Teaching French si clauses can be really difficult, because we often are teaching it after years of heavy grammar. Students memorize conjugations, do some written quizzes, maybe do a project, and then move on to the next chapter, the next set of conjugations.
After several years of French, some of the students probably feel a little … bored. Are they able to memorize things? Without a doubt, some of the students can memorize any conjugation and recite to us out loud an entire verb chart (or 10). Does that mean that they are understanding when and how to use those verbs? Does it mean they can use them correctly in conversation? Maybe, but chances are, some of our students mix up their tenses. They can recall the conjugations, but after the futur simple, the imparfait, and maybe even the subjonctif, will they be able to flow through a normal conversation using the correct tense? Most of the time, they need a lot more fun practice like this:
Of all the verb tenses, the conditional is by far my favorite! We love si clauses, and we often plays games of “What if…” To get you started, you’ll need to get students used to speaking in hypothetical terms. This writing and speaking activity is a great way to get students used the conditional by speaking and writing in the 1st person.
I start the activity with writing prompts that I put on the wall on poster paper. I use about 10-12 different prompts and posters for a class of 20-25. I often have 2 or more classes doing this activity, so when I do, I might put 2 posters (or a larger poster) for each question to accommodate all of their answers.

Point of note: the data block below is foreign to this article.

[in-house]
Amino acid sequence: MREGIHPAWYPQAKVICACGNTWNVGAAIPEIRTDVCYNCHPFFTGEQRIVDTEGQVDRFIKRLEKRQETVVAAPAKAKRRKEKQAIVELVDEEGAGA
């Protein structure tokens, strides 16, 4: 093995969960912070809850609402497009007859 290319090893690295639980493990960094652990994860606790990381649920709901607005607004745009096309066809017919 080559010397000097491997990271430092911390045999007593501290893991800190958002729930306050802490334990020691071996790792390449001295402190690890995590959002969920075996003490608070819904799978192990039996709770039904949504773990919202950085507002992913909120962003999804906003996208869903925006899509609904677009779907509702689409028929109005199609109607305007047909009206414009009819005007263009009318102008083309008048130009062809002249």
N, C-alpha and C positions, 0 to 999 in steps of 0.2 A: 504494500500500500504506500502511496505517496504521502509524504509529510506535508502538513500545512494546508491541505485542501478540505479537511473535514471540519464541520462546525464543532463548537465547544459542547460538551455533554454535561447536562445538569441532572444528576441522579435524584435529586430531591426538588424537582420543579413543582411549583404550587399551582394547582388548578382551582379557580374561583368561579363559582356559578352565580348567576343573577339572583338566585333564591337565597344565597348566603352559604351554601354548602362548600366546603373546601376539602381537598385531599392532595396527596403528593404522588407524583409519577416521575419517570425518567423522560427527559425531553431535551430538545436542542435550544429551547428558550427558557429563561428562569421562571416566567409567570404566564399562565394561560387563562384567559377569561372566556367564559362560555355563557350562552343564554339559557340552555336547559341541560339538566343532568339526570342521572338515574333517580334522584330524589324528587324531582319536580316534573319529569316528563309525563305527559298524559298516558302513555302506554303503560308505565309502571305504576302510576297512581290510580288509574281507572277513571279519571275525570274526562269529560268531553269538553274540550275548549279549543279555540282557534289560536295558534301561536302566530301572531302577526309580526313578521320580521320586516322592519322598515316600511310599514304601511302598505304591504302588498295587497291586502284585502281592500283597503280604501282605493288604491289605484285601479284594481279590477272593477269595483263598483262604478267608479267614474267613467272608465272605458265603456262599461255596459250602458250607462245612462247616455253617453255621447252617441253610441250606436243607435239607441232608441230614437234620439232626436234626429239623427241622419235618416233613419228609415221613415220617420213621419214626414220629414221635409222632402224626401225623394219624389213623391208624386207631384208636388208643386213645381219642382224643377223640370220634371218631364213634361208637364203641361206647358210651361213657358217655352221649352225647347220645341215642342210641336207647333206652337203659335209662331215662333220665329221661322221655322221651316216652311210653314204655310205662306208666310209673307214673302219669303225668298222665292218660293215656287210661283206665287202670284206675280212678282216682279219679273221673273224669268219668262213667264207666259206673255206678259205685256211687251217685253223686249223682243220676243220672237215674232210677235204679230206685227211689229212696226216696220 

Students do a tour of the room in pairs and complete the si clauses. They aren’t necessarily working together, but I do pairs because my room won’t hold 25 posters. This allows two students to work on the same question at a time. They will work with that partner later, though, so be sure to pair them up well.
The writing part of this activity will take about 1 minute per question. You can give the students 30-45 seconds that you time, or you can have them do a self-paced tour. If you have 10-12 questions, you should plan for 10-15 minutes to do the writing portion.
Because they only get about 30 seconds per question, you will notice that not every answer is 100% correct. That’s okay. We do this as sort of a brainstorming activity. Once students have done the tour of the room, then they sit back down with their partners and go over their answers orally. Each student should answer the questions with his/her partner and explain why he/she answered that way. I usually give my classes about 7-10 minutes to do this part so that they can use references to find any vocabulary they were lacking during the first activity. After students have had ample time to work with a partner, I randomly question students.
As a follow-up, you can use one last question as an exit ticket. I usually ask students to answer and then explain why they answered that way. I give them about 3-4 minutes to write a quality answer and turn it in.
In total, this activity usually takes about 35 minutes with teacher directions, movement time, follow-up questions, and the exit ticket. I usually do it after students have learned the irregular stems of the conditional and are beginning to work on si clauses. It is a good idea to make sure they understand the structure Si + imparfait –> conditionnel before doing it though, or you will find many sentences ending in the imparfait.
Using French si clauses doesn’t have to be tricky, and it can be a ton of fun. Just look for fun conditional clauses and encourage students to imagine their lives using the futur simple, and they’ll be making their own great sentences in no time.